First Home Buyers Guide to Guarantor Loans

First home buyers have been the only group across the housing market where we have seen growing demand over the past 12 months. In many markets, entry-level prices are starting to look more appealing and more attainable, buyer competition is down and prices are tipped to stabilise sometime this year. But this doesn’t change the fact that many first home buyers are still having trouble finding enough cash for their deposit, let alone enough to avoid paying Lenders Mortgage Insurance (LMI) as well. So, if you get on well with your parents (or siblings), here’s an option to consider.

Guarantor loan
A family member (usually a parent or sibling) uses the equity in their own property to provide security for the extra money you need to borrow. It is usually a separate loan in their name just for the extra amount you can’t borrow on your own.

How does it work?
Let’s say you wanted to buy a property with a total cost of $500,000 (including purchase costs). You have saved 5% ($25,000). To avoid paying LMI, you would need a deposit of $100,000 (20%).  If your parents have enough equity in their property, they could provide a guarantee of $75,000, effectively giving you an 80% Loan-to-Value ratio and ensuring you wouldn’t have to pay LMI. Alternatively, you may not have any savings at all. Your parents could guarantee the full $100,000, so you can get into the property market now.

Important things to know
– You need to be able to service the full amount of the repayments on your own.
– If you default on your repayments, the bank will look to your guarantor to pay what is owed. Guarantors usually need to have the capacity to make repayments if necessary, or repay the guarantee amount by the sale of their asset as a last resort.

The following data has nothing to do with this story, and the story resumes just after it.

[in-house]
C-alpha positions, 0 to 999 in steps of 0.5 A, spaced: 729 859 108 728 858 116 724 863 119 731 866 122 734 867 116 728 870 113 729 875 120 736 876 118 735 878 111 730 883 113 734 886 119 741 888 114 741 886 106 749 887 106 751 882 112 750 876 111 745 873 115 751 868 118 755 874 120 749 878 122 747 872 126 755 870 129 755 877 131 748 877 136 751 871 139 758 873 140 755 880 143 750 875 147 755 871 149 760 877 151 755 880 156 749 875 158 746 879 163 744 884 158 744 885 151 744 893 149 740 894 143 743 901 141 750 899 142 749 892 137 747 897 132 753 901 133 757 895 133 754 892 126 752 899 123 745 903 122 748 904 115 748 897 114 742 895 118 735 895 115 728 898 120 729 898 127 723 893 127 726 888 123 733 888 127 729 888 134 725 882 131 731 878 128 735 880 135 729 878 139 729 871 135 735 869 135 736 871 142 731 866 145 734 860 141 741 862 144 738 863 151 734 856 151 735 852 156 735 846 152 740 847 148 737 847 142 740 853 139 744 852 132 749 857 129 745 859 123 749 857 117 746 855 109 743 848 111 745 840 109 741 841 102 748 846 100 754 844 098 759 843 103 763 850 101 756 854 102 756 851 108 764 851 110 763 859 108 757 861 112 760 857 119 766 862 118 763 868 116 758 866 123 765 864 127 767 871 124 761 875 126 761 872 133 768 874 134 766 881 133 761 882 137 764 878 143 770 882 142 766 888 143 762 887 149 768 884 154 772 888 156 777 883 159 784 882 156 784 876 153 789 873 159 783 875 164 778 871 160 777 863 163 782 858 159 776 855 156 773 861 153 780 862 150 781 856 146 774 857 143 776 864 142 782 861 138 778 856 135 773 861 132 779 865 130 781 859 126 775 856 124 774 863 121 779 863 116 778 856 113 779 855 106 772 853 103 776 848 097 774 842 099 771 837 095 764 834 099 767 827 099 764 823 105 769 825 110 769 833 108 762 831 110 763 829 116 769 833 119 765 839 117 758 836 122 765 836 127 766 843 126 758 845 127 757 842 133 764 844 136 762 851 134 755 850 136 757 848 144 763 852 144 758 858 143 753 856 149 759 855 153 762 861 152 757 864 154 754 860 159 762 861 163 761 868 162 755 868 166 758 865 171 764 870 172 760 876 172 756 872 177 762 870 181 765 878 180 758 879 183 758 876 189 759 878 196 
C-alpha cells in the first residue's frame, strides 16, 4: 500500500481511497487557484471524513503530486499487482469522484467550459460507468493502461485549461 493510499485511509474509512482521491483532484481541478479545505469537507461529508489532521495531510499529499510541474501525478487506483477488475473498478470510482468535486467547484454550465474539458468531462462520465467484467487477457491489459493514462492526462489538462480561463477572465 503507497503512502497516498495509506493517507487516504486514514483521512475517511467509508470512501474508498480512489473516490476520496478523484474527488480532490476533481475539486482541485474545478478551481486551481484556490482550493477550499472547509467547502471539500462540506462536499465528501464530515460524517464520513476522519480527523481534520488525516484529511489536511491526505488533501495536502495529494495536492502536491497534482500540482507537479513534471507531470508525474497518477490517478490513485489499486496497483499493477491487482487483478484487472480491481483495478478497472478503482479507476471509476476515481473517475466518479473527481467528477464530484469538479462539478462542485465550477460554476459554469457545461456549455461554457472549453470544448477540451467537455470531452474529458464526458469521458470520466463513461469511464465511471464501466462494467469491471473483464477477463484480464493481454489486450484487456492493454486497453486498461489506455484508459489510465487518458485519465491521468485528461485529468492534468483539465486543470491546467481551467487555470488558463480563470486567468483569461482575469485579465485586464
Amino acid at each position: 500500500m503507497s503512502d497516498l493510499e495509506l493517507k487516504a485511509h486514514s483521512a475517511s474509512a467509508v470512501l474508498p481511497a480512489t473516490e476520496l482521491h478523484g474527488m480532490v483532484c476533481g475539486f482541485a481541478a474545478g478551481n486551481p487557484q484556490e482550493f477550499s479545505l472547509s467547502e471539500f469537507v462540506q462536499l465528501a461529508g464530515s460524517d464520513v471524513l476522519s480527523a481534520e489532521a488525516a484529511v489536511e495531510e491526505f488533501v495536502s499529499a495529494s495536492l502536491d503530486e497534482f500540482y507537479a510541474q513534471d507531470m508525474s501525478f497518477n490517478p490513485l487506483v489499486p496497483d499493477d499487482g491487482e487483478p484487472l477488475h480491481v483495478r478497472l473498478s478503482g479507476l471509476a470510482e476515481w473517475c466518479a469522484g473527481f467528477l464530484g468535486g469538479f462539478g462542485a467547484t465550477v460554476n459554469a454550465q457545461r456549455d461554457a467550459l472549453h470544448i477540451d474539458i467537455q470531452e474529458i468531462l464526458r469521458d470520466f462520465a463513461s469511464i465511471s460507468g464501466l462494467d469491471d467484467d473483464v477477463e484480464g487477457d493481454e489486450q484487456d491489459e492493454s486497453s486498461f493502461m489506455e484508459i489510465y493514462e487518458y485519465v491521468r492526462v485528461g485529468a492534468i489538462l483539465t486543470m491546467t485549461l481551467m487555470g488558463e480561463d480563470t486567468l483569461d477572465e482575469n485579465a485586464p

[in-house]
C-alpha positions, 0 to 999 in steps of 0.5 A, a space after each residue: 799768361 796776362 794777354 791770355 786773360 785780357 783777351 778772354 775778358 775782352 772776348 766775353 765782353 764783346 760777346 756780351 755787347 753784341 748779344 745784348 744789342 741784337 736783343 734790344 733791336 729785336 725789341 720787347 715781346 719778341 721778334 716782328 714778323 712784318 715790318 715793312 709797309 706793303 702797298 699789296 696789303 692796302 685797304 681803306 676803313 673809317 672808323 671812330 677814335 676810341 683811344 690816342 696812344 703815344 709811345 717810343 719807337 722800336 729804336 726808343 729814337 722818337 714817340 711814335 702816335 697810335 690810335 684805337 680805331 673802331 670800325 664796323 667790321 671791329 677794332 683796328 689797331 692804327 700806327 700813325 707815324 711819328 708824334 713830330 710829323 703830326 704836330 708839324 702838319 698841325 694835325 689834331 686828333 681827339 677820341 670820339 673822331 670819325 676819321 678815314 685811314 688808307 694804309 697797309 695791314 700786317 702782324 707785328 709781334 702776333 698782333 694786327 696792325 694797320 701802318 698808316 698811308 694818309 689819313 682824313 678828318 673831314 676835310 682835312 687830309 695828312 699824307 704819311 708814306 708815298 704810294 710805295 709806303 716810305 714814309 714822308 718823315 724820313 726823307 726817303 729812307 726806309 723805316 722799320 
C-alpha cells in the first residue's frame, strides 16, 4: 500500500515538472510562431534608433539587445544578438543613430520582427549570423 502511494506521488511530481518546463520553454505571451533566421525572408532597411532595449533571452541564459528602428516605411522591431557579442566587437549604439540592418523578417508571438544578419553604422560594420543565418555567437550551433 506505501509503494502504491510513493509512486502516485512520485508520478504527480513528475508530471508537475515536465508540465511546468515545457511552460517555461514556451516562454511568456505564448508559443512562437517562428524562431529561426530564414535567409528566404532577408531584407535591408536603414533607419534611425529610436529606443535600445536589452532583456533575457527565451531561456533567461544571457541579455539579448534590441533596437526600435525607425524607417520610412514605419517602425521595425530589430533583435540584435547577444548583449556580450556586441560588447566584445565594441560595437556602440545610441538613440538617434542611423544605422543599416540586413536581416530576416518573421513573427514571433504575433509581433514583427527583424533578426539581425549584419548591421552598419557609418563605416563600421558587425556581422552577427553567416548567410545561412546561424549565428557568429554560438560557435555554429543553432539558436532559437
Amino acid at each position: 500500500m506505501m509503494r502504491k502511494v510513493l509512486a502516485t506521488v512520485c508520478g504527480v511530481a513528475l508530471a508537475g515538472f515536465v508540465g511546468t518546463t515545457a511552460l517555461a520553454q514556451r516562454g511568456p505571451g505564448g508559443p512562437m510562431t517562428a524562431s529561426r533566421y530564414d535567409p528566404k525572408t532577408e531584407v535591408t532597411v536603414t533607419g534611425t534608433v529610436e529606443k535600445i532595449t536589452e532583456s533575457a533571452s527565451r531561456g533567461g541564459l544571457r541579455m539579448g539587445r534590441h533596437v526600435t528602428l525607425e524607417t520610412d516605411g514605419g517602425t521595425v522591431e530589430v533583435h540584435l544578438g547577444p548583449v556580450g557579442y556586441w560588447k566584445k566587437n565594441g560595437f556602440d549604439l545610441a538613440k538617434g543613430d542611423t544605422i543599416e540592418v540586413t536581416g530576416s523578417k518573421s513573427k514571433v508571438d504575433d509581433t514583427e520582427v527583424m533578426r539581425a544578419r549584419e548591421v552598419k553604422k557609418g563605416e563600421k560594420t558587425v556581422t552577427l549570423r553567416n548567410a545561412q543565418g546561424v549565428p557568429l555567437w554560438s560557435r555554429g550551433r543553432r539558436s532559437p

– The guarantor will be released from their guarantee once the lender is confident you can continue to pay off the loan reliably. This may be when you have paid off the portion of the loan under guarantee, or when there is sufficient equity in your property for you to take on the loan yourself (if the property appreciates in value), assuming there are no other concerns.
– You will typically need to use the same lender as your guarantor.
– Mixing family and money has the potential to be problematic. Both parties must trust each other completely and guarantors must fully understand their commitment.
– It pays to get professional help if you think you would like to go down this path. Not all banks allow family guarantees, and not every situation suits a family guarantee. Family guarantee policies are also very different from one lender to another.

Please get in touch if you would like to explore this option.

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